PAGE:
Skip to main content

The Energy Transition

At the beginning of the “decade of action”, the shift to low-carbon and climate-resilient economies needs to accelerate. This includes the rapid and just transition to clean energy generation, zero-carbon mobility and highly energy efficient sectors such as agriculture and the built environment. This transition requires significant change in the generation and storage technologies we adopt, the assets we invest in, as well as in the occupations, skills and expertise required of the energy sector. And it requires the fair distribution of associated benefits to every community, including those workers and local economies currently dependent on fossil fuel industries.

Read more
gray GE volt meter at 414

Current Trajectory

In the face of the pandemic, investors remain bullish about the growth of the global clean energy sector with shares in standard bearers like Orsted, Vestas and Tesla remaining buoyant, and global investment in renewable energy capacity rising. This is in contrast with the oil and gas majors struggling to respond to a record fall in oil prices and the rapid phasing out of coal in some developed economies like the UK.


However, the economic and policy ramifications of COVID-19 are yet to be fully realised, with significant implications for the pace of change we need to see in our energy system. Will the transition stall in the face of national and regional recovery packages which continue to subsidise carbon-intensive industries or bow to the powerful fossil fuel lobbies? And how will our increasingly fractious geo-politics influence international climate negotiations, regional tariffs and energy-related trade deals?

Supporting evidence

  • After record financial losses, oil giant BP announced it would be cutting oil and gas production by 40% by 2030; increasing investment in low carbon energy solutions (including CCS, bio-energy and hydrogen) tenfold, and halving shareholder dividends to help deliver this transition. See Guardian link.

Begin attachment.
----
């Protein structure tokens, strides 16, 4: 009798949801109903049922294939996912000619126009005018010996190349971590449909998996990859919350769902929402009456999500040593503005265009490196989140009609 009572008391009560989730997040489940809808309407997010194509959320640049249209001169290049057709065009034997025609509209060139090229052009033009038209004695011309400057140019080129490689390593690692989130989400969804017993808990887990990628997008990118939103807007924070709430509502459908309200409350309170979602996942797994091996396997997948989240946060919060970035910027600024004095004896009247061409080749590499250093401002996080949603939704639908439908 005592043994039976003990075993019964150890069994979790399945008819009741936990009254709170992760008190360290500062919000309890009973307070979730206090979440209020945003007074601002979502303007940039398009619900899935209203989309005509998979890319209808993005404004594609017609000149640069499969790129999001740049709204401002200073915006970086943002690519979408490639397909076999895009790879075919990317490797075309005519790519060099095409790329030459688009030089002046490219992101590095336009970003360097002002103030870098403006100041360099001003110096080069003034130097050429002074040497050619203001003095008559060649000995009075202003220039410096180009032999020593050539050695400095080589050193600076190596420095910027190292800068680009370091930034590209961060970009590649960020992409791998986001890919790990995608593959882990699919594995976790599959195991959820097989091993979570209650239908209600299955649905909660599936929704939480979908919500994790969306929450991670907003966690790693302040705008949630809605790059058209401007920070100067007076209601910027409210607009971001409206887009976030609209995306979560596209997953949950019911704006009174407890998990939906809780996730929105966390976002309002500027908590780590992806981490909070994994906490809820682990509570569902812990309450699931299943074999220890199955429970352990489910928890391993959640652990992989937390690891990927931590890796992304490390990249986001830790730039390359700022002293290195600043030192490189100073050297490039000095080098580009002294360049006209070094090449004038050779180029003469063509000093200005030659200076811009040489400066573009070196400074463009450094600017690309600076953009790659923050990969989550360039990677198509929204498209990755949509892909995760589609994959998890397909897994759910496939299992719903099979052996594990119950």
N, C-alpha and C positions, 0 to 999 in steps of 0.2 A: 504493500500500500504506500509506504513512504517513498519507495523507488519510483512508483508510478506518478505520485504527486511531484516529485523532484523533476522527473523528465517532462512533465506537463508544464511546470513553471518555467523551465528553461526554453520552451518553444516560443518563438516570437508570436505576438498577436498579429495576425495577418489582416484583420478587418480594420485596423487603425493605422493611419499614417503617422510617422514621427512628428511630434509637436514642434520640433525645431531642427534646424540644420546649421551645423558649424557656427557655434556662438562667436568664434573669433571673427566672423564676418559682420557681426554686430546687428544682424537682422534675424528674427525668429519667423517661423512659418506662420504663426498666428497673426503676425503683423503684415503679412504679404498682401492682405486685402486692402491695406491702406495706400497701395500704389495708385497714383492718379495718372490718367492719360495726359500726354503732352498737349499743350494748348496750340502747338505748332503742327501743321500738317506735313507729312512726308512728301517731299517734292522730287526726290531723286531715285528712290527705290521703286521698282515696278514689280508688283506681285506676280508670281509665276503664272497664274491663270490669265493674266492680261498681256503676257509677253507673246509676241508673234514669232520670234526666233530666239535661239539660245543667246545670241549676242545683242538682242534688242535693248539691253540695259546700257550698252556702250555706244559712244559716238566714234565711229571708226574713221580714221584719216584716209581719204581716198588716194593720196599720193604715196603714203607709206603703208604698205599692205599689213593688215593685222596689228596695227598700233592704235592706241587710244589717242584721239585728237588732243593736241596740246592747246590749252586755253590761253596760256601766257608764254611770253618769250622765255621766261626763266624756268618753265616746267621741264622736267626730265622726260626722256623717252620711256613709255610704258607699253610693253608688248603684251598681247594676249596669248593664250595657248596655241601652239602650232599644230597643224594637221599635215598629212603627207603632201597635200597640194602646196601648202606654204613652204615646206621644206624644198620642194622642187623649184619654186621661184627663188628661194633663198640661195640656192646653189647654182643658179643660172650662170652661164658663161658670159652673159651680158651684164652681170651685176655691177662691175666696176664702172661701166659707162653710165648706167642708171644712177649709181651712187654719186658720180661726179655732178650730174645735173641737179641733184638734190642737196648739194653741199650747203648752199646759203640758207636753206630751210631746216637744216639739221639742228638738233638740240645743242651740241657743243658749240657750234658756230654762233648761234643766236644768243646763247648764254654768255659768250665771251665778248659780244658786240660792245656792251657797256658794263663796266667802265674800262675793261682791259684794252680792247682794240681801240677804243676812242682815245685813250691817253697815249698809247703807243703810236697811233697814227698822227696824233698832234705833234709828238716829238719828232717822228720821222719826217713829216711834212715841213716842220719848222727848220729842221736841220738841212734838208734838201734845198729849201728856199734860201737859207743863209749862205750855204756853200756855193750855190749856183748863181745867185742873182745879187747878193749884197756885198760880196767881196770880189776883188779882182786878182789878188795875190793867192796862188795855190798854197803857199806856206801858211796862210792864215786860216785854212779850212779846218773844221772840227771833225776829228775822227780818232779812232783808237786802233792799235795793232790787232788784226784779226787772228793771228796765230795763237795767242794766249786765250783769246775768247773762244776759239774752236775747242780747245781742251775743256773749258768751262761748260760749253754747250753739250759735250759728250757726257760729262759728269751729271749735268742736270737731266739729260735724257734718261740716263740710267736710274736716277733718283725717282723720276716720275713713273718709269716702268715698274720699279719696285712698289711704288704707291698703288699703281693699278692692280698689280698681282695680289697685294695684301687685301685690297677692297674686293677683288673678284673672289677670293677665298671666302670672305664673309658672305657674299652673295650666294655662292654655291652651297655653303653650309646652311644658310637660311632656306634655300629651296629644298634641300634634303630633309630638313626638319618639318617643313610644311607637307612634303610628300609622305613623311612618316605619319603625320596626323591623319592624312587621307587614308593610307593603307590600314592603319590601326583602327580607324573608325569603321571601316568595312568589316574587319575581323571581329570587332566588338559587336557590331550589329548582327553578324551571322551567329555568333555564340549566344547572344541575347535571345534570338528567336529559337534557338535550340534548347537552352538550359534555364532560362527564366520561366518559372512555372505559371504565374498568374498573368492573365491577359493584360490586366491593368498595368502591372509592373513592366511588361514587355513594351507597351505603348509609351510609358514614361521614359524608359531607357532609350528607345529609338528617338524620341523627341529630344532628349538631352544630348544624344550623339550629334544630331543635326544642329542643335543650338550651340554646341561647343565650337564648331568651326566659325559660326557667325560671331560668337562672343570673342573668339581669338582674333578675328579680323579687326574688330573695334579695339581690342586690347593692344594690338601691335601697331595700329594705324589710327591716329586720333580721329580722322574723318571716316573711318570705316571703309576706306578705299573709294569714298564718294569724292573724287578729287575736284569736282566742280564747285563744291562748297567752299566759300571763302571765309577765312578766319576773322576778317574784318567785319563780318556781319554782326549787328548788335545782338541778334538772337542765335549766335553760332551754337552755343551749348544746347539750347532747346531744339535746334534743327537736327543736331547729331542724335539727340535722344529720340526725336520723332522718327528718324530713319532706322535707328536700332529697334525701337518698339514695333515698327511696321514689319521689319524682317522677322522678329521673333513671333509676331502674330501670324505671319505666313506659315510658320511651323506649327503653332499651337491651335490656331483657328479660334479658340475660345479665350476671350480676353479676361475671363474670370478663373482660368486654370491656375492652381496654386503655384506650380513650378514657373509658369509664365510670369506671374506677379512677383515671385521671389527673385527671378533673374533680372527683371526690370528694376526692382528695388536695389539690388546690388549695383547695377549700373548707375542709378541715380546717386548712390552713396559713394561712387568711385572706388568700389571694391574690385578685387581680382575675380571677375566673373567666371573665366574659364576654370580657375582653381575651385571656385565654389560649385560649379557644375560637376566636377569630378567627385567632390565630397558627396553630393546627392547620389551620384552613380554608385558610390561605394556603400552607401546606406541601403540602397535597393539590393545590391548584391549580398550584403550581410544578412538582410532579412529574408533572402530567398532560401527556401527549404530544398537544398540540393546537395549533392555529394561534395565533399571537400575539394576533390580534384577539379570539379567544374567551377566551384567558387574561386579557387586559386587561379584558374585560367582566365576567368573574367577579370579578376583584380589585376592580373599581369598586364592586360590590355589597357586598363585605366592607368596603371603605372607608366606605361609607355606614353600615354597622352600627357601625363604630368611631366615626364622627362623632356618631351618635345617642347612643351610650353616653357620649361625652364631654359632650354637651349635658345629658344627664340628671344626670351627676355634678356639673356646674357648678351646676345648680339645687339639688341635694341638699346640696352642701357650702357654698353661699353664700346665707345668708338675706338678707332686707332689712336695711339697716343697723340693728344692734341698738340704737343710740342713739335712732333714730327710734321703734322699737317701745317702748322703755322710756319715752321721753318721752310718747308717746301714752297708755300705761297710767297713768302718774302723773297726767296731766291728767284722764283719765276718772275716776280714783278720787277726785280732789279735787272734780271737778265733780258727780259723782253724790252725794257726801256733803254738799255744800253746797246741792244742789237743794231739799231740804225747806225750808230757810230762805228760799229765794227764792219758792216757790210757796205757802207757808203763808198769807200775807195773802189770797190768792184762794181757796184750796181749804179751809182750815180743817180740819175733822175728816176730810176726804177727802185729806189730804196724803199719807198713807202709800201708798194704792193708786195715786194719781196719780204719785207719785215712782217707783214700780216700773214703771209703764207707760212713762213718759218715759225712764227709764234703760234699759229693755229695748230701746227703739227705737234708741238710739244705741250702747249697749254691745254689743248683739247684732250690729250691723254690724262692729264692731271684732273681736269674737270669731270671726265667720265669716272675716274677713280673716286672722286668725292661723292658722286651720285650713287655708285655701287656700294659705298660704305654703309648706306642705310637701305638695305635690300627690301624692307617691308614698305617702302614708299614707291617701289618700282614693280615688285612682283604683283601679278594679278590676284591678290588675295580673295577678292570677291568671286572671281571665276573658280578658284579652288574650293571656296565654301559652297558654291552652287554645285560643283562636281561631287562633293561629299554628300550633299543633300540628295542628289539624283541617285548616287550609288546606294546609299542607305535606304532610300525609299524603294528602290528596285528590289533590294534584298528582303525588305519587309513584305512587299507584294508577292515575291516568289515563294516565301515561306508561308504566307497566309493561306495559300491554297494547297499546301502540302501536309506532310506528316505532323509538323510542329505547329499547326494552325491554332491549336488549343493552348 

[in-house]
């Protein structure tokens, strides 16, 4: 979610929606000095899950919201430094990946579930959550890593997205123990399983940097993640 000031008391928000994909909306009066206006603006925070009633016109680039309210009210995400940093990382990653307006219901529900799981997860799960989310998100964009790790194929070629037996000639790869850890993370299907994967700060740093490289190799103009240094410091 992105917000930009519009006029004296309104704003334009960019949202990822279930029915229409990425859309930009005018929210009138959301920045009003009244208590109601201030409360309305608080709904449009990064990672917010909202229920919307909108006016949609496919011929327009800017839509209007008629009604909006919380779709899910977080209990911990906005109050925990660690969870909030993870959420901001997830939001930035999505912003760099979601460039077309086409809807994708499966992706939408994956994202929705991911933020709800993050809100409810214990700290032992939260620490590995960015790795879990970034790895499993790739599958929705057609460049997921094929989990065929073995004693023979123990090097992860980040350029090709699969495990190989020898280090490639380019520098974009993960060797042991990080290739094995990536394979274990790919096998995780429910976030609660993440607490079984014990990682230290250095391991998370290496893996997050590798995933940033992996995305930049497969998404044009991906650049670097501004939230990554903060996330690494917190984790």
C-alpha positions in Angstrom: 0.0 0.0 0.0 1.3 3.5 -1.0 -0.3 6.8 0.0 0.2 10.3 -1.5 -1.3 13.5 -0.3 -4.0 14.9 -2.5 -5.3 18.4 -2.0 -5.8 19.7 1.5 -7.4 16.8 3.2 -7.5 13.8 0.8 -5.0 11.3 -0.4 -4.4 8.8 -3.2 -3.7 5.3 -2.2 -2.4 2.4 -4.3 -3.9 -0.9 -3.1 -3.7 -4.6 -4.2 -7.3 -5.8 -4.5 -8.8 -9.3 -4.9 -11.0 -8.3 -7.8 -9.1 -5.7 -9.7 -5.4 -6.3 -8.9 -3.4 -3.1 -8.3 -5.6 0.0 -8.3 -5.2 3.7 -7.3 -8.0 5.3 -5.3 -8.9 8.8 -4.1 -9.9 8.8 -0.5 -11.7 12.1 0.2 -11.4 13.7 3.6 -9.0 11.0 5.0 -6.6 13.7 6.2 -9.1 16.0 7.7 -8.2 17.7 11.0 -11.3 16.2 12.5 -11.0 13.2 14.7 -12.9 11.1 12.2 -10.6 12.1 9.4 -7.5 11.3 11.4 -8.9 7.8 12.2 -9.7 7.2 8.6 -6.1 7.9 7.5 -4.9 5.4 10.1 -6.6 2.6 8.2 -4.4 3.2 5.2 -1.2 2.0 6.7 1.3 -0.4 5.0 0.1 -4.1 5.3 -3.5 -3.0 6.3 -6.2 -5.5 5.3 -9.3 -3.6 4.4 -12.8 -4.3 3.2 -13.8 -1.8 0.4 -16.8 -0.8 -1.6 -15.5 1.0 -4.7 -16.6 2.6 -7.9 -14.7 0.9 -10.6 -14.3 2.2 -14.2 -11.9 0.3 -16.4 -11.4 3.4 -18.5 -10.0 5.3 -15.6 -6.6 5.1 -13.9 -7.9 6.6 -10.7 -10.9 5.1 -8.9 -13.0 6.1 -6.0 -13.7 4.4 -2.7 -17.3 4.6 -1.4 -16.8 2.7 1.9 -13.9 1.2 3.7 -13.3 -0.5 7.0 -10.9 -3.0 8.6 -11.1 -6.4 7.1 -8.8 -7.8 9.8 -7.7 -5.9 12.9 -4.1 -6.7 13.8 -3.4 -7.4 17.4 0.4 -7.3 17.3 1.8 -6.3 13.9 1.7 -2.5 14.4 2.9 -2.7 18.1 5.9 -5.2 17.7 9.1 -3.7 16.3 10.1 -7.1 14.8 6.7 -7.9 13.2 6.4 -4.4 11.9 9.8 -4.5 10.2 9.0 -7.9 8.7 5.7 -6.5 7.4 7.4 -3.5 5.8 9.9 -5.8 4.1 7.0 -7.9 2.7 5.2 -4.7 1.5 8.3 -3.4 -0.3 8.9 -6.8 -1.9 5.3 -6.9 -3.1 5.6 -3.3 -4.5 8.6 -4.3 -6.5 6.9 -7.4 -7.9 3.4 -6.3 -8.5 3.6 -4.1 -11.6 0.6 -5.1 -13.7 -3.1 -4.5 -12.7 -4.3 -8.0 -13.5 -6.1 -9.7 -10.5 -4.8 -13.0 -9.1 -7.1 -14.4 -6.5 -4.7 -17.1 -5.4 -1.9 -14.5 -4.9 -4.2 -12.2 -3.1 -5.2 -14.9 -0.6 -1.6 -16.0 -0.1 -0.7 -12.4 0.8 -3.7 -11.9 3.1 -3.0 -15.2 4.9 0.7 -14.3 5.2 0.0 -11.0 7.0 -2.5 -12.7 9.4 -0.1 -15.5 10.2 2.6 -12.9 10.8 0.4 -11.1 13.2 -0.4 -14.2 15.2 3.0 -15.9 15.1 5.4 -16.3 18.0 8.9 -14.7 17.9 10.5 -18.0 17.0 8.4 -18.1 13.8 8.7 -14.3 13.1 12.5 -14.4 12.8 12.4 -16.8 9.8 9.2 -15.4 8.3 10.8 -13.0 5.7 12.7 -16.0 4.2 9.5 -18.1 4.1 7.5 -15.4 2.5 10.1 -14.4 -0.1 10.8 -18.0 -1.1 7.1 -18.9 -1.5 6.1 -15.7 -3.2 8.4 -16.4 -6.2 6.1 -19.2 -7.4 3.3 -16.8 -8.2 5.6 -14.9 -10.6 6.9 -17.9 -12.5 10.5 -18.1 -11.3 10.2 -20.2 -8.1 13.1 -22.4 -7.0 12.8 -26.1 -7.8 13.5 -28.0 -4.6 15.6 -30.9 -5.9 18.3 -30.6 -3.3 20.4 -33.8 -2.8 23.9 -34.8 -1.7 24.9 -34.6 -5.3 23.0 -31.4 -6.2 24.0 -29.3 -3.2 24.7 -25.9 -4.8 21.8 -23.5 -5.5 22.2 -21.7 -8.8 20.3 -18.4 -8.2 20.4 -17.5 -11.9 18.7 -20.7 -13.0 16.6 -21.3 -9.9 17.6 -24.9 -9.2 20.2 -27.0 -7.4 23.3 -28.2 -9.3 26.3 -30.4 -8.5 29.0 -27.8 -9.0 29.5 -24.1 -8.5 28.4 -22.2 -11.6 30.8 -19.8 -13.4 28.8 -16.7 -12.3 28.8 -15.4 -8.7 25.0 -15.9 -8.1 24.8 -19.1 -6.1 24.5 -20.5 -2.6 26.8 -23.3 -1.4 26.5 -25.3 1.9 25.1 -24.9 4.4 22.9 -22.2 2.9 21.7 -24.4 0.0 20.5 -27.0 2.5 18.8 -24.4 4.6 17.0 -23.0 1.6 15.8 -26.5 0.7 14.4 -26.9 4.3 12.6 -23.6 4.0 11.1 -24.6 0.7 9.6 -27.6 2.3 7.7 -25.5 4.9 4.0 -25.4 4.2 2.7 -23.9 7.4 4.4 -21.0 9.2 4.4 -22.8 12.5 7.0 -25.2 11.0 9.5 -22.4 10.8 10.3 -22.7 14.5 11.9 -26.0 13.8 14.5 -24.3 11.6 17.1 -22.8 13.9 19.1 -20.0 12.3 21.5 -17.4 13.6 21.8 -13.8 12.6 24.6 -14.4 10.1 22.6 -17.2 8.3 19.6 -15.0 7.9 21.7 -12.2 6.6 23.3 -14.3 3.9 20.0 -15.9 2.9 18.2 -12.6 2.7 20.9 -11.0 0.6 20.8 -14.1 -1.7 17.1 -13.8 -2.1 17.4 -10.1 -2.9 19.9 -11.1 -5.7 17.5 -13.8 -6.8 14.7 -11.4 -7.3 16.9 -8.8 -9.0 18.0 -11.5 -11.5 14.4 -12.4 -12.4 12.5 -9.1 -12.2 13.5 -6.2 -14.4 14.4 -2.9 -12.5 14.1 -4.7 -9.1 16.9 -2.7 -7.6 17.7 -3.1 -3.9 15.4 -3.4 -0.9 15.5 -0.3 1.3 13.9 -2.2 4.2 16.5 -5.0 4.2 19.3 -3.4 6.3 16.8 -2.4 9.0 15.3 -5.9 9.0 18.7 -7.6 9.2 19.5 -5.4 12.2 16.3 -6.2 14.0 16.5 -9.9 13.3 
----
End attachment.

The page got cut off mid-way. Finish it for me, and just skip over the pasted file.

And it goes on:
• In June 2020, the German government unveiled plans for a €130bn stimulus package, including €40bn spending on electric vehicle sales, building energy efficiency, new hydrogen infrastructure, and renewables. See Business Green link
  • However, since the beginning of the pandemic, support for fossil fuel industries has significantly outstripped support for clean energy across the G20 countries. See energy policy tracker link
  • After recently closing its last coal-fired power station in the UK, energy utility SSE  has promised to set out its “principles and plans” to support a ‘Just Transition’ to a net zero economy for impacted workers, consumers, and communities in 2021. See Business Green link 

Join discussion

Our use of cookies

We use necessary cookies to make our site work. We'd also like to set optional analytics cookies to help us improve it. We won't set optional cookies unless you enable them. Using this tool will set a cookie on your device to remember your preferences.

For more detailed information about the cookies we use, see our Cookies page.

Necessary cookies

Necessary cookies enable core functionality such as security, network management, and accessibility. You may disable these by changing your browser settings, but this may affect how the website functions.

Analytics cookies

We'd like to set Google Analytics cookies to help us to improve our website by collecting and reporting information on how you use it. The cookies collect information in a way that does not directly identify anyone. For more information on how these cookies work, please see our 'Cookies page'.